In conclusion, Lareau's notion that intellectuals attempted to use cabaret as an attempt to reconcile high art and popular culture rather than a form of political and societal criticism, is false. Through the years of rampant hyperinflation, cabaret was not overly political, as these shows would never be profitable. However, they did critique the social issues the citizens of the Weimar Republic were facing. Trude Hesterberg's performance of I'm a Whore can hardly be considered a merging of high art and popular culture, but it reflects the desperation of early Weimar society as unemployment and a worthless currency threatens the collapse of the country. This theory is reinforced through the 'Golden Twenties,' as Germany's economic situation started to stabilise, the popularity of cabaret started to decrease. The Dawes Plan had helped to strengthen the German economy and as a result there were less issues cabaret artists could criticise. Additionally, the emergence of cinema started to distract intellectuals, as this was a more viable way of providing art for popular culture. Cabaret's popularity would once again increase during the Great Depression, this time becoming more political as extremist politics became more prevalent in German society. This is made clear by Hollaender's The Wrong Train, where he highlights the wrong direction he feels the Weimar Republic is heading, as it goes towards 'Nazidonia.' Finally cabaret and cabaret performers were still politcally vocal during the rise of the Nazis. Rudolph Nelson used topical implications of rebellion in the 1938 film Dance on the Volcano as the protagonist incites revolution. Less subtle was Werner Finck who would openly criticise the Nazi party and got himself arrested and placed in a concentration camp where he would still perform stand-up comedy. Even in the face of absolute tyranny cabaret and cabaret performers used the art to criticise German society and politics.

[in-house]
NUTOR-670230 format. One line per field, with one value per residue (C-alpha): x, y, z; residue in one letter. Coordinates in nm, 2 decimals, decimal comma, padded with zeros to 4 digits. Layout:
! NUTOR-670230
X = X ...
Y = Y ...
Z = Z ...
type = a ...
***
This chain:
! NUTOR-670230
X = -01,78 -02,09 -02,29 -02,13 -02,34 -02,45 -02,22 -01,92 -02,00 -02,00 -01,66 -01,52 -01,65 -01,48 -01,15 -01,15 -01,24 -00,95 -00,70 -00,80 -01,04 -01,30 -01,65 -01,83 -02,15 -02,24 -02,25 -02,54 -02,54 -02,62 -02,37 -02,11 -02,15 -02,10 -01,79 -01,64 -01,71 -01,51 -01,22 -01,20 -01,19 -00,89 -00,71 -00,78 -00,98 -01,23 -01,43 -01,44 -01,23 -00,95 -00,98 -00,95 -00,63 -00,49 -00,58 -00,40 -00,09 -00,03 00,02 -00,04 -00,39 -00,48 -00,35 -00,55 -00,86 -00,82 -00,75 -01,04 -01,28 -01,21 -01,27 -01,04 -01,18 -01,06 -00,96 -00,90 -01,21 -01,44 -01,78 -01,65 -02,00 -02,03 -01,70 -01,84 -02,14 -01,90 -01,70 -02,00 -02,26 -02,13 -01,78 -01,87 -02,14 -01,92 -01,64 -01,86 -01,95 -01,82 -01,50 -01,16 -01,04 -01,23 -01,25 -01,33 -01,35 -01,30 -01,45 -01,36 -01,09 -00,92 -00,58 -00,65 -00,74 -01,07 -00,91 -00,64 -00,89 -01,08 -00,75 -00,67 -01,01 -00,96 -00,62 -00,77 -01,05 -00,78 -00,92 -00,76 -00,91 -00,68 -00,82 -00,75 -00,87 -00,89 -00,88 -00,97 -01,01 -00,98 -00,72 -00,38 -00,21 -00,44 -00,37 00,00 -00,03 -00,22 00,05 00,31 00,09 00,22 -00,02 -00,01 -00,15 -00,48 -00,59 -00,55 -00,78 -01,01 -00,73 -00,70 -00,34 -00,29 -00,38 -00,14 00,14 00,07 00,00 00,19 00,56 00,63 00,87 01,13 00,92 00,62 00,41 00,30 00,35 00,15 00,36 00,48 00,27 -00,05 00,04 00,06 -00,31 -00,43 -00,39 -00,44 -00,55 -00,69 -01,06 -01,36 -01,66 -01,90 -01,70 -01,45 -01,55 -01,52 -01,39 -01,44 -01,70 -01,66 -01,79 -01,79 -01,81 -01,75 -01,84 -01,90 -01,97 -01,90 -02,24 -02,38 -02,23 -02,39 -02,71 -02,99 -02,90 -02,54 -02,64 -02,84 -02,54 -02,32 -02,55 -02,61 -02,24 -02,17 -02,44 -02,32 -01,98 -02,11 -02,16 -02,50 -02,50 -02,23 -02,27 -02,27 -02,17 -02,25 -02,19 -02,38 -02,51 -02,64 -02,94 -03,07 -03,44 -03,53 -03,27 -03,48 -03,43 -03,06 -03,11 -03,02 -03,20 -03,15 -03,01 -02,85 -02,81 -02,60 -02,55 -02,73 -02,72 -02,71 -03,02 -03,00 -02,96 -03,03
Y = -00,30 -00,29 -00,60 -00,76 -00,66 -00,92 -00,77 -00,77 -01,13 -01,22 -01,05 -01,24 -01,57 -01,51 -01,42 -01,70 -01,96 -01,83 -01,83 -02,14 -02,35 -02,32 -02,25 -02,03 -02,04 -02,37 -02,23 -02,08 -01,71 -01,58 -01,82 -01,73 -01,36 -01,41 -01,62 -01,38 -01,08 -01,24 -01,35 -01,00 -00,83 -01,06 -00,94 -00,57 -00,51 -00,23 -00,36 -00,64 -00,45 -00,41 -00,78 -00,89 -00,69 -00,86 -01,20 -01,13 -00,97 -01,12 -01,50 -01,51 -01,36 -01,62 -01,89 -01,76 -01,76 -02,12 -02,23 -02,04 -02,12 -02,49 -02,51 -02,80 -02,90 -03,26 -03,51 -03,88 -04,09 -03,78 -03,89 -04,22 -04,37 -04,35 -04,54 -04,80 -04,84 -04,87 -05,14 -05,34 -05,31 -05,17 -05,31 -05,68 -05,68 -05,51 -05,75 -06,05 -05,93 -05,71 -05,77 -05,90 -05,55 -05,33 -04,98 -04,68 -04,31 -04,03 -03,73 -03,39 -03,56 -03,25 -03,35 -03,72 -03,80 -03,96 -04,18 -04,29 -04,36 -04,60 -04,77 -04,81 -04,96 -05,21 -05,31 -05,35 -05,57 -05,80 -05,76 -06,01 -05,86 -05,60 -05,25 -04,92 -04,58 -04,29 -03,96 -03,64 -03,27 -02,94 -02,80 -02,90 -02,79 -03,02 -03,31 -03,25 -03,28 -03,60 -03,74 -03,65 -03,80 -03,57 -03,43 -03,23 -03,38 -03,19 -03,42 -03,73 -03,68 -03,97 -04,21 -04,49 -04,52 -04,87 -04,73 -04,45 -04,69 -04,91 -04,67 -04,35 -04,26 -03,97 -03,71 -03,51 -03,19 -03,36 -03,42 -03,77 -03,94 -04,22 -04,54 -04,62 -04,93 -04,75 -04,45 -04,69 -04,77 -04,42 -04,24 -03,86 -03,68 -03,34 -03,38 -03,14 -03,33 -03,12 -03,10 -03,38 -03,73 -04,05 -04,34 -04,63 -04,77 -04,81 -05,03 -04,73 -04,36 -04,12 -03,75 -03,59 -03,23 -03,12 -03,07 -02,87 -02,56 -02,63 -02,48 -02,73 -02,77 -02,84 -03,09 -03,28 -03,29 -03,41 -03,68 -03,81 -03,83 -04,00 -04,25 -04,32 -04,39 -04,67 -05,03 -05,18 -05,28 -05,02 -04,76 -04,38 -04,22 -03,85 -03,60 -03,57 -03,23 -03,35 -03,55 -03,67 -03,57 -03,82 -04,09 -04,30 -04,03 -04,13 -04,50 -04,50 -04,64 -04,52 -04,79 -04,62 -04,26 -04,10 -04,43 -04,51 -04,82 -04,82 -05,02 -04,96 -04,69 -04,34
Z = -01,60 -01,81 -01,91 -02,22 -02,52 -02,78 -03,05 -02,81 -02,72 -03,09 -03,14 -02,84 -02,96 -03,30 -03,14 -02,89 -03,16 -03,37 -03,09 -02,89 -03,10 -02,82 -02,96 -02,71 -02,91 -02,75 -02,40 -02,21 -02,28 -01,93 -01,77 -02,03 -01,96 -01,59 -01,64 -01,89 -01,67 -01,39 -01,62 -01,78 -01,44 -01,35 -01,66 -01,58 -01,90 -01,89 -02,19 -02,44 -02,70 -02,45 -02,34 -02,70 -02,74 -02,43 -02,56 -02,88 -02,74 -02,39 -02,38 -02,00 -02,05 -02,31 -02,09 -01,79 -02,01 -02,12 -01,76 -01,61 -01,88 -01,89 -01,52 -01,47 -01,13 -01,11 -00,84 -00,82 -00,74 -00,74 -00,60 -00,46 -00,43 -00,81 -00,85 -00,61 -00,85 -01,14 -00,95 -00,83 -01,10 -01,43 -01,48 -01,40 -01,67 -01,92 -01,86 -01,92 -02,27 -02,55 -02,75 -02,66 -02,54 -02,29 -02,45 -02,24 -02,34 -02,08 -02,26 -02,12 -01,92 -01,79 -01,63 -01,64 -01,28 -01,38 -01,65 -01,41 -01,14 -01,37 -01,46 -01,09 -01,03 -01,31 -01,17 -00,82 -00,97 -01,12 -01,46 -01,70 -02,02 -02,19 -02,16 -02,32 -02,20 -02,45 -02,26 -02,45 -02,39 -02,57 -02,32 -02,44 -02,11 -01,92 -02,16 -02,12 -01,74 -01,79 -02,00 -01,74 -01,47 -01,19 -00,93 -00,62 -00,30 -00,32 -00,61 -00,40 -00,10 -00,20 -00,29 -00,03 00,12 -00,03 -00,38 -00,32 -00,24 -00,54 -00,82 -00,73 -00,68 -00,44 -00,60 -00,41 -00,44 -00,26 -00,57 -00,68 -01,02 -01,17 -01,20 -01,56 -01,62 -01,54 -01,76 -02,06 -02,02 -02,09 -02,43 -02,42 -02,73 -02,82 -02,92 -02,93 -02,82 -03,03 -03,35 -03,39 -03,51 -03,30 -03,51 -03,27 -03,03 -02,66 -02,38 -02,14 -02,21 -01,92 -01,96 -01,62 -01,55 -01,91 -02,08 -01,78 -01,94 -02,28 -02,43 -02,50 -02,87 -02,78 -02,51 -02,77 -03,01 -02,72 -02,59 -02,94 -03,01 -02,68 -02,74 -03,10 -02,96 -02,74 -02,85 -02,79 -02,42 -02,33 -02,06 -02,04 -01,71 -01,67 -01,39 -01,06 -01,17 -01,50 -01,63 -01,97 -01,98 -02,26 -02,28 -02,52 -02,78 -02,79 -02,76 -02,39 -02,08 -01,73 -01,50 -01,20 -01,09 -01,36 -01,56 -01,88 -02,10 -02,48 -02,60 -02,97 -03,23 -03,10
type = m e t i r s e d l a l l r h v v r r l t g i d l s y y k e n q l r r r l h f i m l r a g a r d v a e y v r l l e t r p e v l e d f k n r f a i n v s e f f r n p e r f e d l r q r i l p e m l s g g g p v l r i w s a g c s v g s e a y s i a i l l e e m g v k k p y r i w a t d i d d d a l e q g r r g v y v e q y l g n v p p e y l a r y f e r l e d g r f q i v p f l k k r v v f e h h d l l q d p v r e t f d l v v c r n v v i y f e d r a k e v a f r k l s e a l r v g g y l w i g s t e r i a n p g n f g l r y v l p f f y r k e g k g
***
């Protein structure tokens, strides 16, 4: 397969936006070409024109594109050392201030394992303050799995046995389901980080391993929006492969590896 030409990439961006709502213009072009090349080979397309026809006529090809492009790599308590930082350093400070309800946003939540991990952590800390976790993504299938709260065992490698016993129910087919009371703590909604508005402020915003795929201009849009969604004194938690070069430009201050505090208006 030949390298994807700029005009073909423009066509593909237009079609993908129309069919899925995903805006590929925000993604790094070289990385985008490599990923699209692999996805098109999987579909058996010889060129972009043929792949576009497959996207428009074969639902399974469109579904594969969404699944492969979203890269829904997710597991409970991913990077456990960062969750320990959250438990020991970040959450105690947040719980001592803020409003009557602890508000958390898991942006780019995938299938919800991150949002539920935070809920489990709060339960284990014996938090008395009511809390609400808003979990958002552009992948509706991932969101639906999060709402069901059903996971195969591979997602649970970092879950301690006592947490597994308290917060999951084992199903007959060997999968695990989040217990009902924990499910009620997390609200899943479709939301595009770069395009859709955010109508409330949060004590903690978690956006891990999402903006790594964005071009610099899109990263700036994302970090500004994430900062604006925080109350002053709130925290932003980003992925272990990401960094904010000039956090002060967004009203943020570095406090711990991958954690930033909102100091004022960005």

Bibliographical References

Appignanesi, L. (2004). The cabaret. Yale University Press.

Armstrong, P., & Mosler, W. (2020). Weimar Republic Hyperinflation through a Modern Monetary Theory Lens. Gower Initiative for Modern Monetary Studies.

Berghaus, G. (2000). Walking a Political Tightrope Over the Abyss. Blesbok.

Gainham, S. (1963). The Political Cabarets: Source of Berlin's Satire. The Atlantic.

Jelavich, P. (1993). Berlin cabaret. In Berlin Cabaret. Harvard University Press.

Lareau, A. (1991). The German Cabaret Movement during the Weimar Republic. Theatre Journal, 43(4), 471–490.

Layne, C. (2014). Kant or cant: The myth of the democratic peace. In Realism Reader (pp. 301-310). Routledge.

Mandl, H. (1969). LITERARY CABARET. Modern Austrian Literature, 2(3), 24-40.

MacLellan, L. (2011). What's So Funny About the Nazis, Rudolph Herzog? Vanity Fair.

Ringer, A. L. (1975). Dance on a Volcano: Notes on Musical Satire and Parody in Weimar Germany. Comparative Literature Studies, 12(3), 248–262.

Ritschl, A. (2013). Reparations, deficits and debt default: the Great Depression in Germany. The Great Depression of the 1930s: Lessons for today, 110-139.

Senelick, L. (1992). The Good Gay Comic of Weimar Cabaret. Theater, 23(3), 70-75.

Stachura, P. D. (Ed.). (1986). Unemployment and the great depression in Weimar Germany. Springer.

Segel, H. B. (1977). Fin de siecle Cabaret. Performing Arts Journal, 2(1), 41–57.

Visual Sources

Cover Image: (1927). Bridgette Helm in Fritz Lang's Metropolis, [Photograph].

Figure 1: (c.1920). A group of female cabaret dancers wearing costumes typical of the 1920s, [Photograph]. Alpha History.

Figure 2: Bartles,G. (c.1901). Colourful Board, [Photograph]. Wikipedia.

Figure 3: Pragher, W. (1939). Scala (Berlin): Trude Hesterberg, [Photograph]. Wikipedia.

Figure 4: (1929). German film star Marlene Dietrich in 'Der blaue Engel' [Photograph].

Figure 5: n.d. Friedrich Hollaender at his piano, [Photograph].

Figure 6: Noske, J.D. (1953). Grammofoonplaatopname van Cabaret Nelson: Rudolf Nelson [Photograph]. Dutch National Archives, The Hague.


Author Photo

Charlie Hartley-O'Dwyer